Sadly, Memorial Day weekend is habitually marred by violence and death in Chicago, where Democratic officials decided to employ a new strategy this year.
Democratic Gov. JB Pritzker announced the deployment of roughly 30 “peacekeepers” into Chicago’s streets, whose function was to “provide essential assistance in de-escalation, conflict resolution, and crisis support across Chicago.” The city’s new left-wing, police-skeptical, crime-minimizing mayor lent his support to this plan, arguing that “it is critical that we have as many stakeholders as possible at the table to ensure peace and safety on our city’s streets.”
Brandon Johnson has dodged questions about whether he plans to rebuild the Windy City’s depleted police force.
fPerhaps “peacekeepers” and their “de-escalation” approach to “conflict resolution” will suffice. How’s that looking?
A man is charged with beating and robbing another man in Little Village while wearing a neon yellow “peacekeeper” vest, officials say.https://t.co/XGDzI5oAR5
— CWBChicago (@CWBChicago) May 28, 2023
A Chicago man wearing a neon yellow “peacekeepers” vest helped a group of people beat and rob a motorist in Little Village on Friday night, according to a Chicago Police Department report. The allegations come after city and state officials lauded the use of “peacekeepers” as a tool they would deploy over the Memorial Day weekend to tamp down violence across the city. Oscar Montes, 31, was held without bail by Judge Maryam Ahmad on charges of robbery, aggravated battery, and unlawful vehicular invasion Sunday afternoon. The trouble began around 10:55 p.m. as Chicago police officers saw a large group fighting near 23rd Place and Washtenaw. Additional CPD units were sent to stabilize the situation…But less than five minutes after officers cleared up from that incident, CPD surveillance officers reported that a group of people had pulled a man from a car and started beating him, a police report said…
A police surveillance camera recorded the entire attack, Golaszewski said, and officers who reviewed the footage identified a man wearing a yellow vest as one of the attackers. Police officers searched the area and quickly located Montes walking away from them while removing “a neon ‘peacekeepers’ vest,” according to the CPD arrest report. No other arrests were made…Montes is on parole for a 2012 case in which he pleaded guilty to aggravated discharge of a firearm into an occupied vehicle. Golaszewski said those allegations stemmed from an incident involving a rival gang member of Montes in Little Village. Court records show Montes was originally charged with attempted murder but pleaded guilty to the lesser charge. He was released on May 6, 2022, after serving a little more than ten years of a 12-year sentence, according to Illinois Department of Corrections records. State officials are reviewing his parole status in light of the new allegations.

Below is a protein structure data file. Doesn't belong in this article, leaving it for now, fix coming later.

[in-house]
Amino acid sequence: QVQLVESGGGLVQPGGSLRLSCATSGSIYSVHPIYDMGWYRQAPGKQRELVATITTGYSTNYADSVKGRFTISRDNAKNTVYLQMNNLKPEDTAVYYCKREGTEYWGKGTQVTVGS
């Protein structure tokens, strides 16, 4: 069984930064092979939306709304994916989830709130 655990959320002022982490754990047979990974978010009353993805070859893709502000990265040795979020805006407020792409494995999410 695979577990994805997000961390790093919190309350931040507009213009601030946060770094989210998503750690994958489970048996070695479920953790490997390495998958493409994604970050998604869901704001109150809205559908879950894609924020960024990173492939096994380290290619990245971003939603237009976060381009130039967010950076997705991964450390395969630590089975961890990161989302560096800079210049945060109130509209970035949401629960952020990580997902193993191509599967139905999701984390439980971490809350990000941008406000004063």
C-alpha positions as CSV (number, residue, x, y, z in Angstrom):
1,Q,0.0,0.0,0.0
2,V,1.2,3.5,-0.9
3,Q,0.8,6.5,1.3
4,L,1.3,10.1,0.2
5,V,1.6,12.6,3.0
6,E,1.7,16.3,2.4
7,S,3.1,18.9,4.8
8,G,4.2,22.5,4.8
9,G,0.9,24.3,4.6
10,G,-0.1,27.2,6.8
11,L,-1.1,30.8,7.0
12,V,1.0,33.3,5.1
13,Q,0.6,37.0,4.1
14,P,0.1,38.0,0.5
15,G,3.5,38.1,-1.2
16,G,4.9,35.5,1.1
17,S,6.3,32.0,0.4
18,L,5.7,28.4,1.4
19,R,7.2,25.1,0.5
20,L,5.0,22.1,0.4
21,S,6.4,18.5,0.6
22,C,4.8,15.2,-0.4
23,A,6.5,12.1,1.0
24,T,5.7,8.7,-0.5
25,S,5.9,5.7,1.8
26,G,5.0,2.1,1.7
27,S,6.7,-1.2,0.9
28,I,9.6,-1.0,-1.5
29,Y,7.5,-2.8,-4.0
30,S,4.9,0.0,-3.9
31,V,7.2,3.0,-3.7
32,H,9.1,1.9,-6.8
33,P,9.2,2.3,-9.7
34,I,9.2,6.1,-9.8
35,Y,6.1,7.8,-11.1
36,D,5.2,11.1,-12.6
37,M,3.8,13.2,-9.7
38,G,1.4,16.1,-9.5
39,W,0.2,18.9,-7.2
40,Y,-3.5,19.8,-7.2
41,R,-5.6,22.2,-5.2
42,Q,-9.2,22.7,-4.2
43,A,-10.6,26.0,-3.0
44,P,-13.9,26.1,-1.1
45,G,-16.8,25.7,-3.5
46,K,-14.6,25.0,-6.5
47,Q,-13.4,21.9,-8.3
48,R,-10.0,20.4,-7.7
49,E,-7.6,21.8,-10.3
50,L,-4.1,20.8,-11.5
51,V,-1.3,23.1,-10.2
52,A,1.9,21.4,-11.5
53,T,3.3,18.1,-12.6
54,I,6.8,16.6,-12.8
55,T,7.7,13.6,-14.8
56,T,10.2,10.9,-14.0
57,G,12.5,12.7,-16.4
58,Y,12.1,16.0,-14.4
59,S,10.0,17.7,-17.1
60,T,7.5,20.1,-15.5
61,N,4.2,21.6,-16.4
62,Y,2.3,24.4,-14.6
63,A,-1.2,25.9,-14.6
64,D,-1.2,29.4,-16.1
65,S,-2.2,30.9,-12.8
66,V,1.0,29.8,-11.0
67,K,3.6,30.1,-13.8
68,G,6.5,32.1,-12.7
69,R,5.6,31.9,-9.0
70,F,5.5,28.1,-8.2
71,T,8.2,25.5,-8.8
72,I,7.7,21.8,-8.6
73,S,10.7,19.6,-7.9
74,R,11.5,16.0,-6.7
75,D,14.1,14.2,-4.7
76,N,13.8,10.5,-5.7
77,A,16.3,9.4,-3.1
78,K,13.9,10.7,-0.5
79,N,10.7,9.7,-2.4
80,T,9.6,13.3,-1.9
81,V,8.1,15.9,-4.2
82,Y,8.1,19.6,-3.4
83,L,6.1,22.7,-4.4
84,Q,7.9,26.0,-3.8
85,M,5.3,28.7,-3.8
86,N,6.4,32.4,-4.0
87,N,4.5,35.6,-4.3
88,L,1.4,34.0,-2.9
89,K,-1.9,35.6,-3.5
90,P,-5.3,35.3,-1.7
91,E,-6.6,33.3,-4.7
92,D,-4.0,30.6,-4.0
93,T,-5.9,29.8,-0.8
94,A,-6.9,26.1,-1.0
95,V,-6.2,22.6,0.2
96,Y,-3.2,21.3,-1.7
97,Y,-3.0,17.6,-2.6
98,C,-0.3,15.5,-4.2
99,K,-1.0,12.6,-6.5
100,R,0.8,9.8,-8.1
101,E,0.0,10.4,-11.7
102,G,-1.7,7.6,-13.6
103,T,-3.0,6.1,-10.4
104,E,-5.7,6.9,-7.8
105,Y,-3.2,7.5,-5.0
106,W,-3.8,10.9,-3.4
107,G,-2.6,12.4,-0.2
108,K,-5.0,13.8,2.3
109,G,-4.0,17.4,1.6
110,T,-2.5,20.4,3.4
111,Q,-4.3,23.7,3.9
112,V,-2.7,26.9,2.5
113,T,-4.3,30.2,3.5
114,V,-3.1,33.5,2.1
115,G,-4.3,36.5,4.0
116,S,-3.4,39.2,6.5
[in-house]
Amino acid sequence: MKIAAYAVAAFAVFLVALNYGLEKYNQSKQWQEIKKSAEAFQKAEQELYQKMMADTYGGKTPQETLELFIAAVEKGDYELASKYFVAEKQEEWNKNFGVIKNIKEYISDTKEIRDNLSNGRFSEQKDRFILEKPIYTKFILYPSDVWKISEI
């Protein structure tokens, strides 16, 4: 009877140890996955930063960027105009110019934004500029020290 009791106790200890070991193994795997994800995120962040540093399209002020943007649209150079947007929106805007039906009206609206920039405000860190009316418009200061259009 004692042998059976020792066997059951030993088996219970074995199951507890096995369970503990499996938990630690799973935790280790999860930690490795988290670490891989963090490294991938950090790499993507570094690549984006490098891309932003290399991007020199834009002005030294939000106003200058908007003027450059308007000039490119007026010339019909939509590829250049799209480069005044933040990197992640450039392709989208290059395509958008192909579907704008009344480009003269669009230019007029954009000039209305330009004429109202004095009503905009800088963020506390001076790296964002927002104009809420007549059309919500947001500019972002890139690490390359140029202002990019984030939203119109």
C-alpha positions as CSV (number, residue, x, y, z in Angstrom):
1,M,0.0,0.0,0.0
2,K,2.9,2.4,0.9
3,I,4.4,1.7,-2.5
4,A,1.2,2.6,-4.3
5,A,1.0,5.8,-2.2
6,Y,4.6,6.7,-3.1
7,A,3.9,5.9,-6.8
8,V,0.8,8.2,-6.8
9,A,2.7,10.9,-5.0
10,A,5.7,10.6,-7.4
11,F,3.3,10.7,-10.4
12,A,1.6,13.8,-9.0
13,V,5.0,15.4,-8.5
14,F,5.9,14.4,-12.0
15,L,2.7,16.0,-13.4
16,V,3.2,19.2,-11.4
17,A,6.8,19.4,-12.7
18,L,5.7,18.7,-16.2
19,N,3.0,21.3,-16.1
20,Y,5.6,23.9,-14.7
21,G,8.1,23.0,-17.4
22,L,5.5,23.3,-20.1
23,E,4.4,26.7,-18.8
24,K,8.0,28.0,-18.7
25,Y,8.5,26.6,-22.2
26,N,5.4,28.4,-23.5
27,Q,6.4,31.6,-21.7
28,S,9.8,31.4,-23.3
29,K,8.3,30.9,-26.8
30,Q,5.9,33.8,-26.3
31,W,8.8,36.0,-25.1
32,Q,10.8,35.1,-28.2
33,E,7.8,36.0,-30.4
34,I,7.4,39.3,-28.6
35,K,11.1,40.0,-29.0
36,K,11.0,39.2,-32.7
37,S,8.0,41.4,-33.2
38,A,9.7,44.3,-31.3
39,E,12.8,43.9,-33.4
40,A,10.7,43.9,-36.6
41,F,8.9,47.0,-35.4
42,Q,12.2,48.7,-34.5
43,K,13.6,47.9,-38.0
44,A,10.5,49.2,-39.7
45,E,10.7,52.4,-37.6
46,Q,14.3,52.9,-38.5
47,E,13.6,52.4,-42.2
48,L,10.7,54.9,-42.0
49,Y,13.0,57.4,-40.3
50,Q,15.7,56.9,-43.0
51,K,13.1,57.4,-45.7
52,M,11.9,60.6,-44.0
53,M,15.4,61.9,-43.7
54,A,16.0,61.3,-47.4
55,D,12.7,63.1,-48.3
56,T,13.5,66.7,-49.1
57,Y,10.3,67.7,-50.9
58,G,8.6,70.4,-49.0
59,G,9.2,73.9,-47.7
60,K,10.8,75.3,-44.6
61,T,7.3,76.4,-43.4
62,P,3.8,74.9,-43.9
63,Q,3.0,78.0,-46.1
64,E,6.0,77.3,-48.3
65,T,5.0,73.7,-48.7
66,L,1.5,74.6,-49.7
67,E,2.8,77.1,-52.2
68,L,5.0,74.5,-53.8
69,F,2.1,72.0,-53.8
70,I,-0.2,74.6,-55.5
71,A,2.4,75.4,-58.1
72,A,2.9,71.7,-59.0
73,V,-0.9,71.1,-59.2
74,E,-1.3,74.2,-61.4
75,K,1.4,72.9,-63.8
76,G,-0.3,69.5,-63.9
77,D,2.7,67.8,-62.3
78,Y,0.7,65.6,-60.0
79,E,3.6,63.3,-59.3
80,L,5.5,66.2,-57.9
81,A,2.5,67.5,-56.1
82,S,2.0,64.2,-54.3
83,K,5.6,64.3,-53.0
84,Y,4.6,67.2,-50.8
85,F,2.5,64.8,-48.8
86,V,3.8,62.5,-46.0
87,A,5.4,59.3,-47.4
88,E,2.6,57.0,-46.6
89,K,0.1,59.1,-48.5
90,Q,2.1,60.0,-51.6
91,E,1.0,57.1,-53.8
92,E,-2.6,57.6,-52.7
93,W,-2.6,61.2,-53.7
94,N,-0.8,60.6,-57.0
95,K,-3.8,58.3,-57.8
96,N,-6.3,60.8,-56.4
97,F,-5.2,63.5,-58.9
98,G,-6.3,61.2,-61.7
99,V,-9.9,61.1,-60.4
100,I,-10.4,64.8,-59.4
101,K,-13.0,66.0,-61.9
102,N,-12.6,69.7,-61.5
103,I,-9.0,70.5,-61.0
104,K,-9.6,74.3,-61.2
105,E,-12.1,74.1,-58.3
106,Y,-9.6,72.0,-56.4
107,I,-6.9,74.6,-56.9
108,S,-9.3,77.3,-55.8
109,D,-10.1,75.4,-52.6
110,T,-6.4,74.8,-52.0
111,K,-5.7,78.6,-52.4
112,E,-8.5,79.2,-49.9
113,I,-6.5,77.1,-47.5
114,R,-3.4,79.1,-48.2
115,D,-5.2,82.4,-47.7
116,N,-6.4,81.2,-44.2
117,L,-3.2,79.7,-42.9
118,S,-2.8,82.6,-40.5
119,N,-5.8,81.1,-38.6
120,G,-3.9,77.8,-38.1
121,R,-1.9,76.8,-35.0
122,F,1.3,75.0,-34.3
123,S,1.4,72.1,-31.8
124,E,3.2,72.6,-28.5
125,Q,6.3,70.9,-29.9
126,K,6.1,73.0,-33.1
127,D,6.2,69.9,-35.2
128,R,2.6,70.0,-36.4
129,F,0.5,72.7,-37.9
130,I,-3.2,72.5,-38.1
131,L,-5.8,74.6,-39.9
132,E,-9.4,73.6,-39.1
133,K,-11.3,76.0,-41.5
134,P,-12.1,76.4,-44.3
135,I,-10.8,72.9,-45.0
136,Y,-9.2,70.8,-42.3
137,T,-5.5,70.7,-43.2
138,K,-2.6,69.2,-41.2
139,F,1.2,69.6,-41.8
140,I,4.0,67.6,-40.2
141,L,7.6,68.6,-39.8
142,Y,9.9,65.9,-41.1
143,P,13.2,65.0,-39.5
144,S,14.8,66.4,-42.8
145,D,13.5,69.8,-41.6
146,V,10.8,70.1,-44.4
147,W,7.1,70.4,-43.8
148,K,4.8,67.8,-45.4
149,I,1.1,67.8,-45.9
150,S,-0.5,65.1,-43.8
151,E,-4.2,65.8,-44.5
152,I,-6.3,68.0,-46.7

Per the Chicago Sun Times, “it’s unclear which violence prevention organization, if any, Montes was working for.” Was this guy hired as a “peacekeeper” despite a violent felony conviction, having spent a decade in prison? Did he steal the vest off of an actual peacekeeper (the exact number of which appears to be in the hundreds)? The plausible explanations that jump most immediately to mind here are not good. As for the approach to keeping the peace in Chicago, the statistics have been horrific this year:
The tally of violence in Chicago this Memorial Day weekend is approaching some tragic numbers. By early Monday afternoon, at least 11 people had been killed and another 38 wounded since early Friday evening. The death toll was the highest since 2015, when 12 people were killed. The total number of those shot, however, was still far below the 71 people wounded by gunfire over the 2016 holiday weekend. For the Memorial Day weekend total, the Sun-Times tracks incidents from 5 p.m. Friday to 5 a.m. Tuesday.